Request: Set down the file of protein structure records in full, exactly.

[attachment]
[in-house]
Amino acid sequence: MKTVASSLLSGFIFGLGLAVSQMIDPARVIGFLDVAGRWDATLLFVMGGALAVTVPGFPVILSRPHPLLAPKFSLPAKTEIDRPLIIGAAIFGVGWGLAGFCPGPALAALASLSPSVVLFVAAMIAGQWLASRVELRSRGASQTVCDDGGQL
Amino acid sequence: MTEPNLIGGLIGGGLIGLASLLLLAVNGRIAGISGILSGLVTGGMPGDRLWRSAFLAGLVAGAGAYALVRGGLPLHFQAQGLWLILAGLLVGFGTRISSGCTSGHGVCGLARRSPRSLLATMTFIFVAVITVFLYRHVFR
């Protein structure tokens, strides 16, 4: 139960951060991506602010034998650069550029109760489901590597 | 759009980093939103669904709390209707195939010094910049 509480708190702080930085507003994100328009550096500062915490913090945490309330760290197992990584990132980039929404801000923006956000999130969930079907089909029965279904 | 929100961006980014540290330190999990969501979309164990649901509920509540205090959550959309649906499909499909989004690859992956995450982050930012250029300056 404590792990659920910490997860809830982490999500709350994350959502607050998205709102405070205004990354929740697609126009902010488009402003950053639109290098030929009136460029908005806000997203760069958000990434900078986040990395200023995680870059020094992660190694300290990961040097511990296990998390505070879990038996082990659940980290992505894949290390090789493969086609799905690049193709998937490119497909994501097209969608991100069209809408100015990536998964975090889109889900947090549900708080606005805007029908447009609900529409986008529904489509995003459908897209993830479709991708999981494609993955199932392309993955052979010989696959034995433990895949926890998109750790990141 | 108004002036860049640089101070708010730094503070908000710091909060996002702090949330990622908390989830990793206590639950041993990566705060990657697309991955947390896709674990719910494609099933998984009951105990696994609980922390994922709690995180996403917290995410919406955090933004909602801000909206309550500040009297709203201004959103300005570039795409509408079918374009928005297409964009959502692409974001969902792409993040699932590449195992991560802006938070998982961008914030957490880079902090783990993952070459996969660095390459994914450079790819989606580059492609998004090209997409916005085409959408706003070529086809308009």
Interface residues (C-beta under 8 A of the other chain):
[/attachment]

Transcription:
[in-house]
Amino acid sequence: MKTVASSLLSGFIFGLGLAVSQMIDPARVIGFLDVAGRWDATLLFVMGGALAVTVPGFPVILSRPHPLLAPKFSLPAKTEIDRPLIIGAAIFGVGWGLAGFCPGPALAALASLSPSVVLFVAAMIAGQWLASRVELRSRGASQTVCDDGGQL
Amino acid sequence: MTEPNLIGGLIGGGLIGLASLLLLAVNGRIAGISGILSGLVTGGMPGDRLWRSAFLAGLVAGAGAYALVRGGLPLHFQAQGLWLILAGLLVGFGTRISSGCTSGHGVCGLARRSPRSLLATMTFIFVAVITVFLYRHVFR
């Protein structure tokens, strides 16, 4: 139960951060991506602010034998650069550029109760489901590597 | 759009980093939103669904709390209707195939010094910049 509480708190702080930085507003994100328009550096500062915490913090945490309330760290197992990584990132980039929404801000923006956000999130969930079907089909029965279904 | 929100961006980014540290330190999990969501979309164990649901509920509540205090959550959309649906499909499909989004690859992956995450982050930012250029300056 404590792990659920910490997860809830982490999500709350994350959502607050998205709102405070205004990354929740697609126009902010488009402003950053639109290098030929009136460029908005806000997203760069958000990434900078986040990395200023995680870059020094992660190694300290990961040097511990296990998390505070879990038996082990659940980290992505894949290390090789493969086609799905690049193709998937490119497909994501097209969608991100069209809408100015990536998964975090889109889900947090549900708080606005805007029908447009609900529409986008529904489509995003459908897209993830479709991708999981494609993955199932392309993955052979010989696959034995433990895949926890998109750790990141 | 108004002036860049640089101070708010730094503070908000710091909060996002702090949330990622908390989830990793206590639950041993990566705060990657697309991955947390896709674990719910494609099933998984009951105990696994609980922390994922709690995180996403917290995410919406955090933004909602801000909206309550500040009297709203201004959103300005570039795409509408079918374009928005297409964009959502692409974001969902792409993040699932590449195992991560802006938070998982961008914030957490880079902090783990993952070459996969660095390459994914450079790819989606580059492609998004090209997409916005085409959408706003070529086809308009």
Interface residues (C-beta under 8 A of the other chain):